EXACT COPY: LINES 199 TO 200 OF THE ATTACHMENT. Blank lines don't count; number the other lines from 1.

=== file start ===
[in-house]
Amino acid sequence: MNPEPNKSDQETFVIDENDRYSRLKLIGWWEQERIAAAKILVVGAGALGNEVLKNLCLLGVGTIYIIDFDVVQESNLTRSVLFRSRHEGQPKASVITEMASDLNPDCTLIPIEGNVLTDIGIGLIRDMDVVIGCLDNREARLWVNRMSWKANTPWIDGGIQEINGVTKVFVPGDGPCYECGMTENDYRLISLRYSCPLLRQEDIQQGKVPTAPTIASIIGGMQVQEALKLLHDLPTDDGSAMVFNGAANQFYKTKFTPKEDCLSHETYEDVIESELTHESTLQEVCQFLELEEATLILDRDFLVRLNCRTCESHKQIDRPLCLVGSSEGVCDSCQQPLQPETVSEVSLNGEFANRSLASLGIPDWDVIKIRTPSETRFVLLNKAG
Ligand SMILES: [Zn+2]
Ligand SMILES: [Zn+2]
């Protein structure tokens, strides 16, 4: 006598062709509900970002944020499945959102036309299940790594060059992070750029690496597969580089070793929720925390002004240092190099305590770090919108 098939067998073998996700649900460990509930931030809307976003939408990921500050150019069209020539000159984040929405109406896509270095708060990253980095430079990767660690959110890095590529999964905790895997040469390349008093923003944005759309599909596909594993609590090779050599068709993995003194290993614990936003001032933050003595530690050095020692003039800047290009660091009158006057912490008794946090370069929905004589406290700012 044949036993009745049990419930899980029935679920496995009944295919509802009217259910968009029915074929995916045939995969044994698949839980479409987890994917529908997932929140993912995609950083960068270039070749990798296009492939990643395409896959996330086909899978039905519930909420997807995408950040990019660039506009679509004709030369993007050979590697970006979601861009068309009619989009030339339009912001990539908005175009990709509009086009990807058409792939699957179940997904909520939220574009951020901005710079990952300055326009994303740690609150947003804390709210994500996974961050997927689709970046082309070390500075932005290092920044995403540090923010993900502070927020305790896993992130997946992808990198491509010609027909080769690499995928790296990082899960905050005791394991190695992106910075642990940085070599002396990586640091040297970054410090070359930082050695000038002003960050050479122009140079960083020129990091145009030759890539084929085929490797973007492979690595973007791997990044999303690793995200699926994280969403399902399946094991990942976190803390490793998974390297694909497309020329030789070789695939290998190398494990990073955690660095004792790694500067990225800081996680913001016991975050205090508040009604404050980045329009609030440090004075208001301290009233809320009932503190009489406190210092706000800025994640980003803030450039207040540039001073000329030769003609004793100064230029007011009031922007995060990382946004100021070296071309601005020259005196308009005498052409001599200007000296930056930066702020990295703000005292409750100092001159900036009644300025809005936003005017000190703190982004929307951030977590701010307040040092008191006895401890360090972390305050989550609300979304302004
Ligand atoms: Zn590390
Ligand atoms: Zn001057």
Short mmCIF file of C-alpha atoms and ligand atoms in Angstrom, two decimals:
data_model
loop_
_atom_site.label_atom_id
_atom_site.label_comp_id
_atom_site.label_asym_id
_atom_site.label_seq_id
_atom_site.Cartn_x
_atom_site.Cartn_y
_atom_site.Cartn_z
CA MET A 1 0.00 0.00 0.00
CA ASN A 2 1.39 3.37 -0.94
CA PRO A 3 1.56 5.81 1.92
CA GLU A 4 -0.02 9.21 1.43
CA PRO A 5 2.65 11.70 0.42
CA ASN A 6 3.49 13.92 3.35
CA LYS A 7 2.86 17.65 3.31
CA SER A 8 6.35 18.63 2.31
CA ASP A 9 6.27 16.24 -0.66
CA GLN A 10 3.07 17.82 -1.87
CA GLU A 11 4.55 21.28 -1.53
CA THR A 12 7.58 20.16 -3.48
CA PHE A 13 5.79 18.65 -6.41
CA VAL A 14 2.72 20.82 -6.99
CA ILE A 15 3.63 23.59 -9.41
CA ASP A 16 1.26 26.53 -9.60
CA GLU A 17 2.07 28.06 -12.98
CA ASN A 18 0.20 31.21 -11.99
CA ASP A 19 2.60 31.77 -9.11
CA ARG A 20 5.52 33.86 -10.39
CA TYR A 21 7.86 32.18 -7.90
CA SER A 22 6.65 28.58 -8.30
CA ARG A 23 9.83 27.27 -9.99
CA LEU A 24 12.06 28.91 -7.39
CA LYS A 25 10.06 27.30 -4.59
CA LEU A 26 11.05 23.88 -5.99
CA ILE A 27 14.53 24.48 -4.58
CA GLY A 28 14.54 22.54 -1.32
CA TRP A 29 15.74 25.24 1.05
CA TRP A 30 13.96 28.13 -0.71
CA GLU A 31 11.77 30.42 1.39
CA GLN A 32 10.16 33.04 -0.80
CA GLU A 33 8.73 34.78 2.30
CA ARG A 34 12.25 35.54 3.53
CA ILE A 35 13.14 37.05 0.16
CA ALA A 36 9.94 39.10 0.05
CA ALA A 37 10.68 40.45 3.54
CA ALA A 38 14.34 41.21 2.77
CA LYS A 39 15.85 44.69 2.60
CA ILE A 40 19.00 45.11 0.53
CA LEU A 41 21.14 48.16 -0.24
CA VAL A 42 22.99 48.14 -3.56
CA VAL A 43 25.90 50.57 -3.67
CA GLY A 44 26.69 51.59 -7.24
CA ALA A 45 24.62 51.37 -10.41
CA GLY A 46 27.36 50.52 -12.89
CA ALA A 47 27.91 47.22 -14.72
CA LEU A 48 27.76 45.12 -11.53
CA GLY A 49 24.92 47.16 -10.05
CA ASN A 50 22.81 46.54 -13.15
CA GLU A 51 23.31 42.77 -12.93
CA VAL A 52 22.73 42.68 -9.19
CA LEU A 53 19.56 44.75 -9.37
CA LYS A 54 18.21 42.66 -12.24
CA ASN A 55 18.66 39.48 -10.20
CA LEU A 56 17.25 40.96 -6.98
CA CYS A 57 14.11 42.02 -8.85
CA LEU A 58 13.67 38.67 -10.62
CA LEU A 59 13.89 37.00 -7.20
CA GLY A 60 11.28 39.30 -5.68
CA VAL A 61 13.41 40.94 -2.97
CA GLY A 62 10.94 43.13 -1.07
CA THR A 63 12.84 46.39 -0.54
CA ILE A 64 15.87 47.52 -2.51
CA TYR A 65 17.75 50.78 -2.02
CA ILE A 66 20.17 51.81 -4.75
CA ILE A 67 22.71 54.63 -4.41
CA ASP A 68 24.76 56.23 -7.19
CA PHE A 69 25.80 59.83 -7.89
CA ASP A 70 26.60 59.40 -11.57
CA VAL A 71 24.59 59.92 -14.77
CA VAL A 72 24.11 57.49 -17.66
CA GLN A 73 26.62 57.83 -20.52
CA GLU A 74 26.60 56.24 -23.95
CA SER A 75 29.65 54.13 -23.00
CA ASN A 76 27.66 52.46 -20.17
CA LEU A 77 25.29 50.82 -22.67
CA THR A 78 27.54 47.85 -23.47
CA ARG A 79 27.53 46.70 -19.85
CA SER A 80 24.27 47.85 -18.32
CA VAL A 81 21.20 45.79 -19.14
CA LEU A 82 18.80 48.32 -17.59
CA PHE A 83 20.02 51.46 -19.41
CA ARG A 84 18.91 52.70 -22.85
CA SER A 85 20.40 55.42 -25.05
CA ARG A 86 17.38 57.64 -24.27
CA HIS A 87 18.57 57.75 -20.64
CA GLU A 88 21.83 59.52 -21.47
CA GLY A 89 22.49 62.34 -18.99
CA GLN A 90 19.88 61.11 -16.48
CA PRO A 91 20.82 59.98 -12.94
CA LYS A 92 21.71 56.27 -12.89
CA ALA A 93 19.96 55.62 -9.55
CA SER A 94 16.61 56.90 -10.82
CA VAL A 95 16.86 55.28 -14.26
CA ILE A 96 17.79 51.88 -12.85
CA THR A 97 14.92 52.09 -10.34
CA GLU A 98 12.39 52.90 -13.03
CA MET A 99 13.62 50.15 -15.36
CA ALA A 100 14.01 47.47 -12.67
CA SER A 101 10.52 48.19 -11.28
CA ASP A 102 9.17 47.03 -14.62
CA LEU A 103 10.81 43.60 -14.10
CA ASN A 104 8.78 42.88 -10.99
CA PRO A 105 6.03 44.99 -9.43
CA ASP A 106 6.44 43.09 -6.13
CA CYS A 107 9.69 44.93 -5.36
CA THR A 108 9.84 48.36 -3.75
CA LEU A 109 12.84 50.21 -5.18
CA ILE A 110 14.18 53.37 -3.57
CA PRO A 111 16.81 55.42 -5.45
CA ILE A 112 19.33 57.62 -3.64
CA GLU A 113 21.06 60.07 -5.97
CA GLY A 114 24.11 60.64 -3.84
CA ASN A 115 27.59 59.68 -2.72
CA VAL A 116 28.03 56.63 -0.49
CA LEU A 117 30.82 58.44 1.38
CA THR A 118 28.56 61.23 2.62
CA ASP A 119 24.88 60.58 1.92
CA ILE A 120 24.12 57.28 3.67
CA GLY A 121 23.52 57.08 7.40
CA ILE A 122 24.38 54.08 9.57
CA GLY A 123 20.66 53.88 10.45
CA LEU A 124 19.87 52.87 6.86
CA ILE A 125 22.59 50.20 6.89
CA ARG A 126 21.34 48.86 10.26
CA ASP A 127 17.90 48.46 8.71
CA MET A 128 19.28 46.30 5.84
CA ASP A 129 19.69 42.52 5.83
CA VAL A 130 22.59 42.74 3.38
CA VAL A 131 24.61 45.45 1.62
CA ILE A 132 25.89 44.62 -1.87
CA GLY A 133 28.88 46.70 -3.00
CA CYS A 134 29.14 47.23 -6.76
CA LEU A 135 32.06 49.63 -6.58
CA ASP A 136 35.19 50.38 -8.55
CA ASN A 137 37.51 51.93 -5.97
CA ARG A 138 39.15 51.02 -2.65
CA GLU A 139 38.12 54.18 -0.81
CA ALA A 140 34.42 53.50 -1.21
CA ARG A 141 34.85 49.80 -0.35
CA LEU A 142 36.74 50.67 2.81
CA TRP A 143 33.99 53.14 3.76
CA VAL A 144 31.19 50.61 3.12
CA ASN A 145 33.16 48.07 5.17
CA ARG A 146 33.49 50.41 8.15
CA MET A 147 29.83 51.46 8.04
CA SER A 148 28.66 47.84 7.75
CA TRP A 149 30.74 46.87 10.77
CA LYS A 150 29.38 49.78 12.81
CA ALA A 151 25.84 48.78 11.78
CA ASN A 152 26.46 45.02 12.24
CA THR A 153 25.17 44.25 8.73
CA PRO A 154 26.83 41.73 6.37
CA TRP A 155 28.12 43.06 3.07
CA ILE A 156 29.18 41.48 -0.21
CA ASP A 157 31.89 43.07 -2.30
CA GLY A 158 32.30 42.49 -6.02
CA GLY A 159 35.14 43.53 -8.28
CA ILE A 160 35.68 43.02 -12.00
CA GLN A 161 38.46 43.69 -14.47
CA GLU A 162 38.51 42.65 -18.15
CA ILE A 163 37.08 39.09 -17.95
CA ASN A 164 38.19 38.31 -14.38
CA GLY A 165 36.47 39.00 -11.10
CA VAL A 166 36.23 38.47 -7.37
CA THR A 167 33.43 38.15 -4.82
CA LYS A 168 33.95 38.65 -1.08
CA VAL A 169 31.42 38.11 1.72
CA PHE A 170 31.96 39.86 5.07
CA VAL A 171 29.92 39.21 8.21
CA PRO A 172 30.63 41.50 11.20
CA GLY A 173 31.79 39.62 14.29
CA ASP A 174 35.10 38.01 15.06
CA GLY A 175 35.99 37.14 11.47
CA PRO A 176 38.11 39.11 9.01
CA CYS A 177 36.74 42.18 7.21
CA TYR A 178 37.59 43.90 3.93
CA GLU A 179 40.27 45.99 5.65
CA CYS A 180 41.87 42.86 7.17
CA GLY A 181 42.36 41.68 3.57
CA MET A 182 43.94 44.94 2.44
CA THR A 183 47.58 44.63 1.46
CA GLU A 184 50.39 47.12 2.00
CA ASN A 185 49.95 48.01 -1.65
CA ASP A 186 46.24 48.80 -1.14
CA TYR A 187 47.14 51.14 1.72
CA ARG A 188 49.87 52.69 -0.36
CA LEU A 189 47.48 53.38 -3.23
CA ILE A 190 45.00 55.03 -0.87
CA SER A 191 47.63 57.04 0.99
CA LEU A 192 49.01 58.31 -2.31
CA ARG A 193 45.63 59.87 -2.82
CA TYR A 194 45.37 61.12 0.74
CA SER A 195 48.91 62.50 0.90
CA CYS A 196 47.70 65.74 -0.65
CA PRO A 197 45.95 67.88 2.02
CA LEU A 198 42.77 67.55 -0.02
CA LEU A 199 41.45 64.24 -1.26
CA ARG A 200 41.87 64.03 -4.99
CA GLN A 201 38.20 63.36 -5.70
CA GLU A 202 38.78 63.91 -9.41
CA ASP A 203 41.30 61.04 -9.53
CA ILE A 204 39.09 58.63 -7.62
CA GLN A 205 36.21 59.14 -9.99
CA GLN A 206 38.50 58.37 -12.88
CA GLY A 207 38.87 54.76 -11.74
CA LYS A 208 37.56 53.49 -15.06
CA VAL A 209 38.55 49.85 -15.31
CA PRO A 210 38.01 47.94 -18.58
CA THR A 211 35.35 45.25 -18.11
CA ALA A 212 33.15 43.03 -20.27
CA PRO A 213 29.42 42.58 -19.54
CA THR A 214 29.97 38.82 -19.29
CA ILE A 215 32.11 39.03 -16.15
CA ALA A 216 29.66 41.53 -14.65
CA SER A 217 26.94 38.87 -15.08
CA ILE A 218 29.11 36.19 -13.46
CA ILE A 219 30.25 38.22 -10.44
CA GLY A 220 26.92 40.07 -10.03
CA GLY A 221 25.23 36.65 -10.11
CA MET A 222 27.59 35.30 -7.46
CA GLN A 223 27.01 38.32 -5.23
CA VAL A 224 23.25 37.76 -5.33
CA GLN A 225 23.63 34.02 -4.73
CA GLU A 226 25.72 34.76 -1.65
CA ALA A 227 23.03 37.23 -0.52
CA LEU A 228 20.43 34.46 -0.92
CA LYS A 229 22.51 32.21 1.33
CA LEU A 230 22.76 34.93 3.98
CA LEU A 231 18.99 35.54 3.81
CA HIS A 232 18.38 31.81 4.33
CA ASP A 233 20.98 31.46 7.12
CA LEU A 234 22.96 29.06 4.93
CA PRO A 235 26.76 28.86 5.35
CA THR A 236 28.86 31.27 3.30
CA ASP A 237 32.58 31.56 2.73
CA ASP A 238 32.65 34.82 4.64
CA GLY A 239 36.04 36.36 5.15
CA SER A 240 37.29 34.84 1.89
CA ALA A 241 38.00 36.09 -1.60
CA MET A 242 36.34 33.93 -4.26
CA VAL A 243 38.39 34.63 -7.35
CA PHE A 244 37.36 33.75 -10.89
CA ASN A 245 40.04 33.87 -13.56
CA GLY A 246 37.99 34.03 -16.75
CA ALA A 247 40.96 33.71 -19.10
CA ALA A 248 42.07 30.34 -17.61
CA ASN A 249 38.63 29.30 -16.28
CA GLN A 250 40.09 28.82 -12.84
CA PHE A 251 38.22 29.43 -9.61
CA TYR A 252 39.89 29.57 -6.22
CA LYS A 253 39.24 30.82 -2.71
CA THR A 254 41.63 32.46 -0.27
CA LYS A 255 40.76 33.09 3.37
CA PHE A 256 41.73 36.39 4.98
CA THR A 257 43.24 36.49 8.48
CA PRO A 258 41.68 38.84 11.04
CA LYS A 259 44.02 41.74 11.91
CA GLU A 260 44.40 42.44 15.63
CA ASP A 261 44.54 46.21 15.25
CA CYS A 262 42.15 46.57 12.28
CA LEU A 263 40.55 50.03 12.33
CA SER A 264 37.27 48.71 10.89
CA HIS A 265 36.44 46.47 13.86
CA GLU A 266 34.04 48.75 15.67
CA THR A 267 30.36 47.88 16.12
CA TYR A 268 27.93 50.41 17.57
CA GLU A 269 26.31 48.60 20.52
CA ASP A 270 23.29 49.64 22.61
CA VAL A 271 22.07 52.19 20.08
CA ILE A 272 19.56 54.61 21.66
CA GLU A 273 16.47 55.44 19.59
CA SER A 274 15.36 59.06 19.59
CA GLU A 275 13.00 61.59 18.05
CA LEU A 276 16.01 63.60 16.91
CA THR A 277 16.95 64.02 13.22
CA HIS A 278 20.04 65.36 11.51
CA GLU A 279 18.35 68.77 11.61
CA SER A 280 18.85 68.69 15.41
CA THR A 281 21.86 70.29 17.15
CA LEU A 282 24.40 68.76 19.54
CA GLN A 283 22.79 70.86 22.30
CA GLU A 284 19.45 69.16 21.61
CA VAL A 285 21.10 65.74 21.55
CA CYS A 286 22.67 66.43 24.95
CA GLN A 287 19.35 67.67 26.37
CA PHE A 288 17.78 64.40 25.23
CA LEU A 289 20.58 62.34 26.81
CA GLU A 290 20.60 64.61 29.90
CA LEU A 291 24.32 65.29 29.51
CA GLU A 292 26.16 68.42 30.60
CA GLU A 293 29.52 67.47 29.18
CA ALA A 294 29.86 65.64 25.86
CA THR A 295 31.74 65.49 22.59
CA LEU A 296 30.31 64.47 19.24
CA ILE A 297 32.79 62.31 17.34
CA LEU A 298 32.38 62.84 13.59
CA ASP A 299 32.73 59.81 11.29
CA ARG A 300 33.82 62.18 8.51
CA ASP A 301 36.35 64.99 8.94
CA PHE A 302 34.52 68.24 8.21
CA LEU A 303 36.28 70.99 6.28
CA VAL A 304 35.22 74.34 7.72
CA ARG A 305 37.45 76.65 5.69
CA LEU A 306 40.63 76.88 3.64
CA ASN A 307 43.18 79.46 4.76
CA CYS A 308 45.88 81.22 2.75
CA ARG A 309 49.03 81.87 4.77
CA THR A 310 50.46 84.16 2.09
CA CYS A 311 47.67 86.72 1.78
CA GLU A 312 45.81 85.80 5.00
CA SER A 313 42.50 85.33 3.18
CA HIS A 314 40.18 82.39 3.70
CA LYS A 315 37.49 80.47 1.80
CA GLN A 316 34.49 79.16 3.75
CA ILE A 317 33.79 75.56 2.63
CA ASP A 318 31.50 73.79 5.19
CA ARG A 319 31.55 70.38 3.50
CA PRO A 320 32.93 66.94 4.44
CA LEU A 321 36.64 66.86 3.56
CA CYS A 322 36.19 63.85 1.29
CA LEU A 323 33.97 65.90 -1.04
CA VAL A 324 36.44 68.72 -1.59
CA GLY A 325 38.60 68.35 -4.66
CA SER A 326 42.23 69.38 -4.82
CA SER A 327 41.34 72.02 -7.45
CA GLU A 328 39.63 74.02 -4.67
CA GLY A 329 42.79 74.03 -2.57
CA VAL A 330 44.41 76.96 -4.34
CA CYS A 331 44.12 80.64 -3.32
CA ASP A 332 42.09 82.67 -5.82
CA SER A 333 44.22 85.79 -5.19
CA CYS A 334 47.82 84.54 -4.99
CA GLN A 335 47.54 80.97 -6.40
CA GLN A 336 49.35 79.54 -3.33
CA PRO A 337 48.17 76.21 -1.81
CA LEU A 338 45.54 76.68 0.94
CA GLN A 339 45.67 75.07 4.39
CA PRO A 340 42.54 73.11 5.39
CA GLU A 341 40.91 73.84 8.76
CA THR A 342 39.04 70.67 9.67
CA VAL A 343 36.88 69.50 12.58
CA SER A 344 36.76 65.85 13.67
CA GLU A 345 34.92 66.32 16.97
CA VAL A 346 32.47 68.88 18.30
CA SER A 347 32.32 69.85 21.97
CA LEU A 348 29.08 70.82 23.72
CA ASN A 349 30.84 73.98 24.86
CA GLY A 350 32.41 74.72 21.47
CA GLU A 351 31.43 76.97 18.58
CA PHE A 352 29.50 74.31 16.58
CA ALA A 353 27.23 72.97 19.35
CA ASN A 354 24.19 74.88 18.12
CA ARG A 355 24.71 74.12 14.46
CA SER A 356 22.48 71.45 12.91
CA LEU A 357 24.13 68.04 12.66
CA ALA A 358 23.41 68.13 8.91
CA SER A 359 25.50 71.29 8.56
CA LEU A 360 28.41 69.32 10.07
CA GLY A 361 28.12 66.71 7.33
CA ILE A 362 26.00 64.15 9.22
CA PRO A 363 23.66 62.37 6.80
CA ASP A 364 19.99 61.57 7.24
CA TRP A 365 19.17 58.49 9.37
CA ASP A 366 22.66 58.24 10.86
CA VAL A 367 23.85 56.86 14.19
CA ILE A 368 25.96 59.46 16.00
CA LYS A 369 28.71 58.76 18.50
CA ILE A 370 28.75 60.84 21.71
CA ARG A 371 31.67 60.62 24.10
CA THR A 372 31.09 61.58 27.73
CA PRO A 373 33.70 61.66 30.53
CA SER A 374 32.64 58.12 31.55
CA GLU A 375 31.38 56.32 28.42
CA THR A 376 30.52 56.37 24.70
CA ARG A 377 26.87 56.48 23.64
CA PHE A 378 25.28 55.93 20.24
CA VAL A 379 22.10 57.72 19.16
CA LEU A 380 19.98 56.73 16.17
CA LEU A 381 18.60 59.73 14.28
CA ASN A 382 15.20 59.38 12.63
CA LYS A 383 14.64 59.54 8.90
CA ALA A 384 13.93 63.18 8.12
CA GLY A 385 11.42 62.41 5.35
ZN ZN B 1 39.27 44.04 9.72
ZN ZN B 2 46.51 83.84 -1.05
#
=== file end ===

CA MET A 182 43.94 44.94 2.44
CA THR A 183 47.58 44.63 1.46